On the rental front, the Western Cape saw rental escalations of 12.13% for Q2 2016, according to TPN’s Market Strength Index. The province is also home to the best paying tenants, with 89.52% of renters in “good standing” – compared with a national average of 85.08%.
Tenants in the Western Cape are likely more willing to absorb rental price inflation four times the national average of 2.89% due to the scarcity of affordable rental accommodation and due to the fact that fewer first-time buyers are able to buy property there than anywhere else in the country. According to a report by FNB in July, Cape Town is home to the lowest percentage of first-time home buyers in South Africa, with only 16% of total sales being in this demographic – this considerably lower than the national average of 21%.
FNB property economist, John Loos, said at the time that first-time buyers accounted for between 20% and 25% of sales in all five of the other major metros, led by Nelson Mandela Bay. Cape Town was the only city where these sales accounted for less than 20% of its market.
“That region’s (Western Cape) low percentage may in part have to do with affordability challenges for young buyers that may have arisen due to recent strong house price inflation,” Loos said at the time, commenting on the figures extracted from Q2 2016 FNB Estate Agents’ Survey.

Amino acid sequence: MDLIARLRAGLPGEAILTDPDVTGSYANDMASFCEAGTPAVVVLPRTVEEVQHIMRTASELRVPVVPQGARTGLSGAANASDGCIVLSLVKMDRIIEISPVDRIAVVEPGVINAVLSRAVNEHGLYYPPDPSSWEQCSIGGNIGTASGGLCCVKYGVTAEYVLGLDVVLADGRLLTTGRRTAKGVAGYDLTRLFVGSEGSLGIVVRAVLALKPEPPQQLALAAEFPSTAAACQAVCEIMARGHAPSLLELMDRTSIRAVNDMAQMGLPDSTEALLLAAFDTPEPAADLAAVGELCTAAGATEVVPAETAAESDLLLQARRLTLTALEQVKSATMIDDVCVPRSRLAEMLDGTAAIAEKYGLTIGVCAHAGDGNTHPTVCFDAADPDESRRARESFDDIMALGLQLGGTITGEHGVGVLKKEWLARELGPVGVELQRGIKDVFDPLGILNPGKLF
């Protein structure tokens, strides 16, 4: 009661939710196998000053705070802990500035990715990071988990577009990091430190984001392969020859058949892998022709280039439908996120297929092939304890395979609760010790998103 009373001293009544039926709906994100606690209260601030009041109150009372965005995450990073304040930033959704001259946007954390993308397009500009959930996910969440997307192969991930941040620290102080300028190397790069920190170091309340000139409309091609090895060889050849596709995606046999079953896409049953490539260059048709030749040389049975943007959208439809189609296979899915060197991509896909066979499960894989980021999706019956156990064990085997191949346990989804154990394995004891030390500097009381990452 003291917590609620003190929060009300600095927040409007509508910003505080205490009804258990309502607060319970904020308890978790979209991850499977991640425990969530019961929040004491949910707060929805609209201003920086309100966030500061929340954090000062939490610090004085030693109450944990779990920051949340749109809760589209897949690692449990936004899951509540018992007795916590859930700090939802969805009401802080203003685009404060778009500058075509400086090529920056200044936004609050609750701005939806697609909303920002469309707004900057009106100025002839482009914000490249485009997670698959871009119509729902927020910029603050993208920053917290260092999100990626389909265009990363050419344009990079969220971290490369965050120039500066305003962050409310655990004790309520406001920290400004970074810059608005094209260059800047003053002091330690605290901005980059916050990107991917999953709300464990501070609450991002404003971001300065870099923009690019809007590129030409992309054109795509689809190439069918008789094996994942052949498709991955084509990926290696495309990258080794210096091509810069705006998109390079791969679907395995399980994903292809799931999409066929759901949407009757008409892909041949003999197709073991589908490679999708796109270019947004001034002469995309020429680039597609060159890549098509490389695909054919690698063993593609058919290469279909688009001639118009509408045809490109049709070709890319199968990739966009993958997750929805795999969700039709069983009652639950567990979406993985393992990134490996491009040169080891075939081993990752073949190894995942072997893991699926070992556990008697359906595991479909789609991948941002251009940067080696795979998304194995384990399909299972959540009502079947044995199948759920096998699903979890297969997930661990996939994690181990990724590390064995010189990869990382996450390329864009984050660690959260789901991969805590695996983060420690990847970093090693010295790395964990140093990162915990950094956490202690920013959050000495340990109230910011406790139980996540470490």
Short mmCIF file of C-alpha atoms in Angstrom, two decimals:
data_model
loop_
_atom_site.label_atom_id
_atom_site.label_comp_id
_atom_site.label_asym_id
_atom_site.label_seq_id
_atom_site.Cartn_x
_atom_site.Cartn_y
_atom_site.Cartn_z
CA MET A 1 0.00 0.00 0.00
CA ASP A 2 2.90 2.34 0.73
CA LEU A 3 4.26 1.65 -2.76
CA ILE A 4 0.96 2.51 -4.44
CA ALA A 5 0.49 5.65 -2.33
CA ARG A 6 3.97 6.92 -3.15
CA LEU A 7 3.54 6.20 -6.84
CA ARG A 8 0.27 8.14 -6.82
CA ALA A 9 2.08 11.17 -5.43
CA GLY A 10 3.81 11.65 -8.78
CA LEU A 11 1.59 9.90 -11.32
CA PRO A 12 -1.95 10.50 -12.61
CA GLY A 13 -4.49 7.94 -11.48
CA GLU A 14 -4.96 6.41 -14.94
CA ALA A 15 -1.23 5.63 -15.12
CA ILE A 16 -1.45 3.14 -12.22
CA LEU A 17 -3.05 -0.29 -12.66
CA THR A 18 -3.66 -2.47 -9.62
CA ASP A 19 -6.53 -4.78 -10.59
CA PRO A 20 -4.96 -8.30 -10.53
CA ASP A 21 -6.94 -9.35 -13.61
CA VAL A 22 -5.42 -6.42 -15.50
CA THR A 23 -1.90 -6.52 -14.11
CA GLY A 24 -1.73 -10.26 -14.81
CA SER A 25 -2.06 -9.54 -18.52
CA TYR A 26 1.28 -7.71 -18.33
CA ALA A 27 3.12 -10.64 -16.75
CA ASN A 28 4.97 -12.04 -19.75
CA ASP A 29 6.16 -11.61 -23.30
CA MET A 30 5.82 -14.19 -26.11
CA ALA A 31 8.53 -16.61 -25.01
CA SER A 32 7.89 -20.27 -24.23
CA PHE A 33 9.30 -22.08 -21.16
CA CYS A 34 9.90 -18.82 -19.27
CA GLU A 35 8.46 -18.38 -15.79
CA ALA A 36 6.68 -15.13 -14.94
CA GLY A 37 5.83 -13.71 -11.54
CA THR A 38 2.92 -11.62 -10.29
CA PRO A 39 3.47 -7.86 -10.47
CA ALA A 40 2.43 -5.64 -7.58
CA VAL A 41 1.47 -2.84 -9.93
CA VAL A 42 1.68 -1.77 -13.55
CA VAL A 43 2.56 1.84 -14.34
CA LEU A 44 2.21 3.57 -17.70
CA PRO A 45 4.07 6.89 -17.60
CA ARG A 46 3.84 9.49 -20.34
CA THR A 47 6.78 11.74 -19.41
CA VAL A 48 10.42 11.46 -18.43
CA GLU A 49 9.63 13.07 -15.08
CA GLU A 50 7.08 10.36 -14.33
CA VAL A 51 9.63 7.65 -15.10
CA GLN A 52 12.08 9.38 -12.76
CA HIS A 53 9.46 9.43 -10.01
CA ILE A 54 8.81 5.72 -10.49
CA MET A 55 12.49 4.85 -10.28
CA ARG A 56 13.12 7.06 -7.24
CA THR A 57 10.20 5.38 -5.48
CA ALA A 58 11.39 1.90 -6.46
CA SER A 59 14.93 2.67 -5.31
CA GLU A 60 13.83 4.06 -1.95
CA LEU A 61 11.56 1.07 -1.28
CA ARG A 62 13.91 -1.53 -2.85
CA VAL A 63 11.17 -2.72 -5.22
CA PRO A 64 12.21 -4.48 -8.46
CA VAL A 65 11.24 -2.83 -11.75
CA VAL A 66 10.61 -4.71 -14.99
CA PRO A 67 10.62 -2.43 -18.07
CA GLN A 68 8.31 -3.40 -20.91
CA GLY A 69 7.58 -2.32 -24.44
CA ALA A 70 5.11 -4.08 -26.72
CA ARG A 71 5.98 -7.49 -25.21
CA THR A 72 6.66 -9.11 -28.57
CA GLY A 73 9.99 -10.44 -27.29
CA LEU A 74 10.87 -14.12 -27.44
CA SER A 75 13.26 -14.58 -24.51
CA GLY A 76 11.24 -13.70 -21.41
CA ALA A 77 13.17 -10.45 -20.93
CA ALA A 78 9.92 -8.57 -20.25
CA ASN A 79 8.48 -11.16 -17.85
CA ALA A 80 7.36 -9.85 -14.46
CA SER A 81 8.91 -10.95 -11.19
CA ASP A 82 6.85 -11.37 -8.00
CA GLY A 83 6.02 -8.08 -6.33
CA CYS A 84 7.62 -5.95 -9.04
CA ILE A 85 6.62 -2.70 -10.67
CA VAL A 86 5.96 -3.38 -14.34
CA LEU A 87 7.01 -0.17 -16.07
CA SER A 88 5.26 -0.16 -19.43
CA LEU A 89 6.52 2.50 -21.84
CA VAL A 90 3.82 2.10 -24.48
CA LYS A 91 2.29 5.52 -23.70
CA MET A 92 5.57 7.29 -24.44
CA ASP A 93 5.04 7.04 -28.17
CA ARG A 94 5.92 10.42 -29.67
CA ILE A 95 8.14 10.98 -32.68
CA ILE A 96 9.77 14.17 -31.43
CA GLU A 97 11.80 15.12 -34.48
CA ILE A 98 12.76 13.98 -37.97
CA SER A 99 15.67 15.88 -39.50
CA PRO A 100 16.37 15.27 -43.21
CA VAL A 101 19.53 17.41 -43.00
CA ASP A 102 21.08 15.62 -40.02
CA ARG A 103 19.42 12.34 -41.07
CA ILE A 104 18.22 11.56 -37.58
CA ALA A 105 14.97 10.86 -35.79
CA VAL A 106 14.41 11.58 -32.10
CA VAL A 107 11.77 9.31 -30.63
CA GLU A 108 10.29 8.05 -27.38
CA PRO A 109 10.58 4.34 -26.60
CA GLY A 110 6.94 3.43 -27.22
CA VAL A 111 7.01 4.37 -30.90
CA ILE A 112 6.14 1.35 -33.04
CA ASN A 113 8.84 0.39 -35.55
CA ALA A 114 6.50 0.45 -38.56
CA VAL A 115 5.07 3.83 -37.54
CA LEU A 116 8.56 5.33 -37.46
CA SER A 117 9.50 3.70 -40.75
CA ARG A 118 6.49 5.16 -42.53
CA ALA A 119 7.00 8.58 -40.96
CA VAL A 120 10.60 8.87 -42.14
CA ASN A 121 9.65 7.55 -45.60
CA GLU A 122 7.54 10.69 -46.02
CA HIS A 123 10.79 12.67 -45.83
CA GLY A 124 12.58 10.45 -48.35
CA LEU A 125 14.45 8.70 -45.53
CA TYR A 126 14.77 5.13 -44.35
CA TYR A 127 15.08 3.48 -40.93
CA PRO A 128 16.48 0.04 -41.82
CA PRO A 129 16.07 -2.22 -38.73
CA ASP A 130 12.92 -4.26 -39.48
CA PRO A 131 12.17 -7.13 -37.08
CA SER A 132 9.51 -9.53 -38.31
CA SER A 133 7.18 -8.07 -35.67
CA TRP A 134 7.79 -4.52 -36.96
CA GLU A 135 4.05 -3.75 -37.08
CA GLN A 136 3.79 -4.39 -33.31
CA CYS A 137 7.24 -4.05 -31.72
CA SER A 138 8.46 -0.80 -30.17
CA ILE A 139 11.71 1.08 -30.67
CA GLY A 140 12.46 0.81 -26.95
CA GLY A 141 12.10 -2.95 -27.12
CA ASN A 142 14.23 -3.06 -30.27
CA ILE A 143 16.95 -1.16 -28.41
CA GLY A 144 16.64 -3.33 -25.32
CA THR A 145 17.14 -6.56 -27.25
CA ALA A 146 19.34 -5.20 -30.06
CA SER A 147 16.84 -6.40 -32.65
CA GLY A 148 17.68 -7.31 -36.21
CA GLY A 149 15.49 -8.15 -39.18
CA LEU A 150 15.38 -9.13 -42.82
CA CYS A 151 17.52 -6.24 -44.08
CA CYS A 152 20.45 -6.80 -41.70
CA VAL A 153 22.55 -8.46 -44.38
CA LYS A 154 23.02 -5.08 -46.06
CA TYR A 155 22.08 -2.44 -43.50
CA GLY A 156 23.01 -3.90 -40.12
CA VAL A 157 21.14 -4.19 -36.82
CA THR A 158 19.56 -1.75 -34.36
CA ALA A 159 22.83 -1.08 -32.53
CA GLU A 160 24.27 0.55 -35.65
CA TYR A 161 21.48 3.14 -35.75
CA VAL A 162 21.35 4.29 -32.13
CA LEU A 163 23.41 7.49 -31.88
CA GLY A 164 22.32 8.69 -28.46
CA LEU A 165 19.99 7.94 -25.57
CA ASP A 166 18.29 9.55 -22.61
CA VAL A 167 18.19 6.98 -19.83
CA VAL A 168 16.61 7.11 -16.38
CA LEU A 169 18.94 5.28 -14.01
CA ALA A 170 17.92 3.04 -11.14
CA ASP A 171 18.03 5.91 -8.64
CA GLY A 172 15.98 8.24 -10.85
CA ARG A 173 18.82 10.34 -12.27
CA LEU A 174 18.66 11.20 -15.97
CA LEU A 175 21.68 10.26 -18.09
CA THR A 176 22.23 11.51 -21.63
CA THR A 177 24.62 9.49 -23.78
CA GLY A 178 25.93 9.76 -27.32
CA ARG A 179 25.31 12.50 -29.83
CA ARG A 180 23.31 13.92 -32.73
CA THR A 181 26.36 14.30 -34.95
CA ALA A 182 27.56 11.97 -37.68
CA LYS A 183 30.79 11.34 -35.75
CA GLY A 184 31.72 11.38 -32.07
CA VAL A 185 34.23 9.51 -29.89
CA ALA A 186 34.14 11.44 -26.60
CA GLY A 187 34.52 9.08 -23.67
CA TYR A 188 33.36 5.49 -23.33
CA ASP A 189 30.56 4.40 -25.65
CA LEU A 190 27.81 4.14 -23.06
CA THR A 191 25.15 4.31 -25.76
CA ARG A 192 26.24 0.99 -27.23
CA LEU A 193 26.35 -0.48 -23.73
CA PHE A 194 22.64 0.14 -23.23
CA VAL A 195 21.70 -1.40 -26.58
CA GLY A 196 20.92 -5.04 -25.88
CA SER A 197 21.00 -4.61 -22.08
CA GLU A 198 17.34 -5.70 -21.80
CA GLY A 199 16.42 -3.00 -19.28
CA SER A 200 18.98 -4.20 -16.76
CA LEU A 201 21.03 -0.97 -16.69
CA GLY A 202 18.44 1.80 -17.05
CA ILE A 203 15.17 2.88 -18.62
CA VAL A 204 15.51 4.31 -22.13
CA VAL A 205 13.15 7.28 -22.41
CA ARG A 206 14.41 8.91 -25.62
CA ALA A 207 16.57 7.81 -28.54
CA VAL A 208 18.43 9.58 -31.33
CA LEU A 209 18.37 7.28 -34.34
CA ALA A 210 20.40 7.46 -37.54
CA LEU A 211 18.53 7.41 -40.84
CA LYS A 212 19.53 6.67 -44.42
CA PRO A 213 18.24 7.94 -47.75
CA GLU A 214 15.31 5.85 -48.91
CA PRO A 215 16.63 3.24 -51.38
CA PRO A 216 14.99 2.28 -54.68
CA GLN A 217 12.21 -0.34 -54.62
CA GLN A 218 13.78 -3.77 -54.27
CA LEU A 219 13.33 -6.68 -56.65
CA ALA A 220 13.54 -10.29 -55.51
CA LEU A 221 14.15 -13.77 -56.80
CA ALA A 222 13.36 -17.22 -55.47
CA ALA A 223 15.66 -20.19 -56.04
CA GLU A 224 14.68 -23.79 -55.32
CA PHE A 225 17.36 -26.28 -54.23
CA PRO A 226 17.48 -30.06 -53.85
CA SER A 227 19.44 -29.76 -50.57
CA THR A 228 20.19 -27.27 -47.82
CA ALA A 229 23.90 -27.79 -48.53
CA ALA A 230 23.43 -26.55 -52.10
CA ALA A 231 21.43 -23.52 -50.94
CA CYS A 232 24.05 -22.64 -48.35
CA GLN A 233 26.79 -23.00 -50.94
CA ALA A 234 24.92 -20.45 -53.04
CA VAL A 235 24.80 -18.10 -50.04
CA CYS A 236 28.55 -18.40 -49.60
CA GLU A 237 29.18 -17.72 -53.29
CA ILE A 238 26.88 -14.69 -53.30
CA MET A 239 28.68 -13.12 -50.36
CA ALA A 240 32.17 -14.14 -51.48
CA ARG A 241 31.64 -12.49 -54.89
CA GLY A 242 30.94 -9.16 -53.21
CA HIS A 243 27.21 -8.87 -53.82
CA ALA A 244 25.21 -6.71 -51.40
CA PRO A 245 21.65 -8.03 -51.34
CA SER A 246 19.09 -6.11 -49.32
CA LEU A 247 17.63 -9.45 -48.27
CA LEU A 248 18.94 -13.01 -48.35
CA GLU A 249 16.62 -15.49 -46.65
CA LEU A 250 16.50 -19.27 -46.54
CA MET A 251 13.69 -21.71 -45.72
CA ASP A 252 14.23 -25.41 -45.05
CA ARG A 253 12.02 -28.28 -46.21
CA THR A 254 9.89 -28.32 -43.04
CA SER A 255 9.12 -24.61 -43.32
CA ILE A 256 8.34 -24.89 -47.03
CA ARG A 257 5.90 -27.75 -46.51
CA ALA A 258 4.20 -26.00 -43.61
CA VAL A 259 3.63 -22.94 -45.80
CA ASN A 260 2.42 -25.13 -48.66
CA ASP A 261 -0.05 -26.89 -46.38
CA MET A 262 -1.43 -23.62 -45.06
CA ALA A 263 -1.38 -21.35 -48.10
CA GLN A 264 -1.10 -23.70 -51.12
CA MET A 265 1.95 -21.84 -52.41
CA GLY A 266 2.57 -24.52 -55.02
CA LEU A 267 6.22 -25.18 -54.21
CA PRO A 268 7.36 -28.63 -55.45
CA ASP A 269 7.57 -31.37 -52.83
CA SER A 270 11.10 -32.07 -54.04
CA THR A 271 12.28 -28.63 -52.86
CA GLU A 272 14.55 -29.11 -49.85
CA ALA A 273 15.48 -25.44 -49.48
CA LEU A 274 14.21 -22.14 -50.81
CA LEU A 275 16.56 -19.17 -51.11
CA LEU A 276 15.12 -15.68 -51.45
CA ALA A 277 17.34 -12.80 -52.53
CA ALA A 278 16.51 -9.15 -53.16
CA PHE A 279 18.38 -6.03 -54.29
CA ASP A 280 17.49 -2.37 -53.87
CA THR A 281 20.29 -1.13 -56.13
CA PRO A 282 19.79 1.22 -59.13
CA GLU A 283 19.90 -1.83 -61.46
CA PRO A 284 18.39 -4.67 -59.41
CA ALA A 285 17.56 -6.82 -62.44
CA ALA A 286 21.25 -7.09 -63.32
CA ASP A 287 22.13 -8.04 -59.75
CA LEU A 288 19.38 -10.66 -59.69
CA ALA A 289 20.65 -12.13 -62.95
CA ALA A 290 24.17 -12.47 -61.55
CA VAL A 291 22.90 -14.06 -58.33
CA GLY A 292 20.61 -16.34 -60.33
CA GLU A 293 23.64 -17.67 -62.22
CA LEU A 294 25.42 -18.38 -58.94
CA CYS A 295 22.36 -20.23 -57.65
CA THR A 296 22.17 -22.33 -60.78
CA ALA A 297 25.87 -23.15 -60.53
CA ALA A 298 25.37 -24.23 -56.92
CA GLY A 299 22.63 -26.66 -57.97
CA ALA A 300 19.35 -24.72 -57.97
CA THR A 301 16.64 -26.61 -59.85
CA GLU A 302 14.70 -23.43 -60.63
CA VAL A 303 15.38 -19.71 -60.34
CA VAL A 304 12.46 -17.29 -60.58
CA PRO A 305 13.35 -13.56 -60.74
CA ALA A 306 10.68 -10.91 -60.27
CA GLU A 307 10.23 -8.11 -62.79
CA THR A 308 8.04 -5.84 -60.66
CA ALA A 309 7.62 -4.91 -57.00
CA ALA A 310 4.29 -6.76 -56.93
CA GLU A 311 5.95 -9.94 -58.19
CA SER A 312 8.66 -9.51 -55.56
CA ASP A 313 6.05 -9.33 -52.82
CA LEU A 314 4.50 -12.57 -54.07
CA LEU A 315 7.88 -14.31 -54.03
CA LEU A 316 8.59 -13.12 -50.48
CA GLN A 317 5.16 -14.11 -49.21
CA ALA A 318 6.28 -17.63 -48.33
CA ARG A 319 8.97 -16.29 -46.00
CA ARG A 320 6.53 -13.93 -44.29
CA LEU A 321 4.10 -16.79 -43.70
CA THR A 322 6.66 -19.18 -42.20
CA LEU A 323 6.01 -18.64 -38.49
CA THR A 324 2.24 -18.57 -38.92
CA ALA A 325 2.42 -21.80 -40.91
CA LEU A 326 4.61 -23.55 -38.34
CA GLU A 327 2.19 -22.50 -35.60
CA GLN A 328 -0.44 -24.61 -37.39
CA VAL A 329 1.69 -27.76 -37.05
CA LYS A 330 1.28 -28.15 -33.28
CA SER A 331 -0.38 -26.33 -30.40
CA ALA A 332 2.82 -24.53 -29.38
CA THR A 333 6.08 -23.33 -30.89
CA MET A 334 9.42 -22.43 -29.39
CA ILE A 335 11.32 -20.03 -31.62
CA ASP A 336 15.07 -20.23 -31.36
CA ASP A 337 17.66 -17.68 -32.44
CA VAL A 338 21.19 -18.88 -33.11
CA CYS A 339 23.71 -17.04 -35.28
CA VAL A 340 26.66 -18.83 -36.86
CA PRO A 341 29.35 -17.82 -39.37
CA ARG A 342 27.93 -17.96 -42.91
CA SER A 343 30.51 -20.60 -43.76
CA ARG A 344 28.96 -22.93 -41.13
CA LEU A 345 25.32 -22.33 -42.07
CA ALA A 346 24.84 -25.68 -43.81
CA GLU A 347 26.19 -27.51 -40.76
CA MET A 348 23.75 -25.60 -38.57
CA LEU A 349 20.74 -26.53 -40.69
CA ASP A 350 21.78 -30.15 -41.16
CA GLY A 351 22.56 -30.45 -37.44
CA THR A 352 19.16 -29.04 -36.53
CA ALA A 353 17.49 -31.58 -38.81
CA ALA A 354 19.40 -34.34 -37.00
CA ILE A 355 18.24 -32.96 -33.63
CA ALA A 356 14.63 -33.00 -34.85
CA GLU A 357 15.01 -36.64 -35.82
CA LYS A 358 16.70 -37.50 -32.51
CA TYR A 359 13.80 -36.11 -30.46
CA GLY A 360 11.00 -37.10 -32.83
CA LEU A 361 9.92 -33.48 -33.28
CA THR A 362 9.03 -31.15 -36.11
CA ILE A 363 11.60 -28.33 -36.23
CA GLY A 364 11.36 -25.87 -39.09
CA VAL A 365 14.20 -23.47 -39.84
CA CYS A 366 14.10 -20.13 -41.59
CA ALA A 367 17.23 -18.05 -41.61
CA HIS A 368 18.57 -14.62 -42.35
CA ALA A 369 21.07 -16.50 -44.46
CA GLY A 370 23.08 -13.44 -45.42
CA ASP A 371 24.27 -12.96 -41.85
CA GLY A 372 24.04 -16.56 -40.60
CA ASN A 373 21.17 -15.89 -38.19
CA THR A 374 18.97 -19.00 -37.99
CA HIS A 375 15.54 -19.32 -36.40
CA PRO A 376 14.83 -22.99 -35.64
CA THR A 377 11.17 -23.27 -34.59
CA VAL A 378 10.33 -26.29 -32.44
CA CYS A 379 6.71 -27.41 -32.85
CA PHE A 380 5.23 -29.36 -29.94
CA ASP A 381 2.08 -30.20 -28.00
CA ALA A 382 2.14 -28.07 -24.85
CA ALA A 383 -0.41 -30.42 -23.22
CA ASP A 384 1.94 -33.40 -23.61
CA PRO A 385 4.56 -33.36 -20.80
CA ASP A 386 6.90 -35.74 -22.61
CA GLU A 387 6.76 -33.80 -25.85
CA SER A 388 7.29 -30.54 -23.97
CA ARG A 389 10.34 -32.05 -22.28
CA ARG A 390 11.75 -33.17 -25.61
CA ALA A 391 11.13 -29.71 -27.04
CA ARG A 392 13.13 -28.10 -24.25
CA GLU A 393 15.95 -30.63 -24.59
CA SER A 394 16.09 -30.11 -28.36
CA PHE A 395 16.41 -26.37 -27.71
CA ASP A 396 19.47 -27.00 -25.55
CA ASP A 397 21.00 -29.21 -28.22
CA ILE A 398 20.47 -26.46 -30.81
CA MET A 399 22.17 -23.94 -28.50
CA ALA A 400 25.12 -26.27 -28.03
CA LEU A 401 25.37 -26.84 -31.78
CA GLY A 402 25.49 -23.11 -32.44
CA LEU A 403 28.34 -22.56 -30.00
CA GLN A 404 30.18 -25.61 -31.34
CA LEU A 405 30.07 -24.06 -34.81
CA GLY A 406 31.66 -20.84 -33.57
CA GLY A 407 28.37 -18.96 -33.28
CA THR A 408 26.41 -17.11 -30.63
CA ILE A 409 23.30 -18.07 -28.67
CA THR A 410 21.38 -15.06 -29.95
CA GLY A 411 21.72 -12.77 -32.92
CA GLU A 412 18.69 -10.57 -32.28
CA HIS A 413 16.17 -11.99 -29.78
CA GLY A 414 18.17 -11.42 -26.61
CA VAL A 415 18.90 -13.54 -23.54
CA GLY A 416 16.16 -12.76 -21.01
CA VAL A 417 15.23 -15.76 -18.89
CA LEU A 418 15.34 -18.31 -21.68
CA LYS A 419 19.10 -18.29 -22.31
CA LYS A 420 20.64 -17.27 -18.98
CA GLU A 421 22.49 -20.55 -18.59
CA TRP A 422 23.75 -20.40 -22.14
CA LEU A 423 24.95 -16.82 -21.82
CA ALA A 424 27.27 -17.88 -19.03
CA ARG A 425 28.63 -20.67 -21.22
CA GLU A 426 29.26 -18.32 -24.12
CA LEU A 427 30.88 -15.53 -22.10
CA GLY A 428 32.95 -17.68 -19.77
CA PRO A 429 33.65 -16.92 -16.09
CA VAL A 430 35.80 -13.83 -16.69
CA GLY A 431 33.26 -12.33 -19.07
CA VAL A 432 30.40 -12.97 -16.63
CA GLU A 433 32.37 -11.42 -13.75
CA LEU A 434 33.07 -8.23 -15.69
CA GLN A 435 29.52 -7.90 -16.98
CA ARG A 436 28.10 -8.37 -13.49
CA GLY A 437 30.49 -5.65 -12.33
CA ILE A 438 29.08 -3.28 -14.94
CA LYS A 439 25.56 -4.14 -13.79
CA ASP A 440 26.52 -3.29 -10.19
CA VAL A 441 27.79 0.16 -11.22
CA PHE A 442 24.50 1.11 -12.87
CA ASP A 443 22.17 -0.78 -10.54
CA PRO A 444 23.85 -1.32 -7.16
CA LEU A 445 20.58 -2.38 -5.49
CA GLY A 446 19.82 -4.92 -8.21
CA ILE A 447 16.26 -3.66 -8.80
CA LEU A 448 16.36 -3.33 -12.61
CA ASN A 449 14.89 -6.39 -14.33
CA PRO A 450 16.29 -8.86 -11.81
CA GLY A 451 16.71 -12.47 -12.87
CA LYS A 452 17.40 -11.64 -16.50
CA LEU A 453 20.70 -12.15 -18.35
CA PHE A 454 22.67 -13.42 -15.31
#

Lew Geffen, chairman of Lew Geffen Sotheby’s International Realty, says price inflation in Cape Town during the past decade has placed property in the most sought-after suburbs out of reach of most first-time buyers.
“For instance, in 2006 it was possible for a young family to buy a comfortable three-bedroom house in Rondebosch for around R1,5m with two- and three-bedroom flats generally ranging between R700,000 and R800,000,” Geffen says. “Despite the current market slump, an apartment in Rondebosch for under R1,5m would now be a very lucky find indeed and a family home for under R3m would most likely require considerably more than a little TLC.”
At the luxury end of the market, executive semigration is driving the Cape market as families relocate from Johannesburg to Cape Town while maintaining their business interest on the Highveld, says Jawitz.
“The Western Cape and specifically Cape Town will be the star performer with property price growth expected to be at or close to double digits in 2016,” he says, noting that a current stable interest rate environment impacts positively on affordability and sentiment. “Fortunately, there has been no noticeable tightening of the banks’ lending criteria. The common denominator in this market is price. In a buyers’ market, sellers are competing with other sellers for fewer buyers. There are quality buyers and banks are lending. How long a property stays on the market and at what final selling price depends entirely on how quickly the seller will respond to the market.”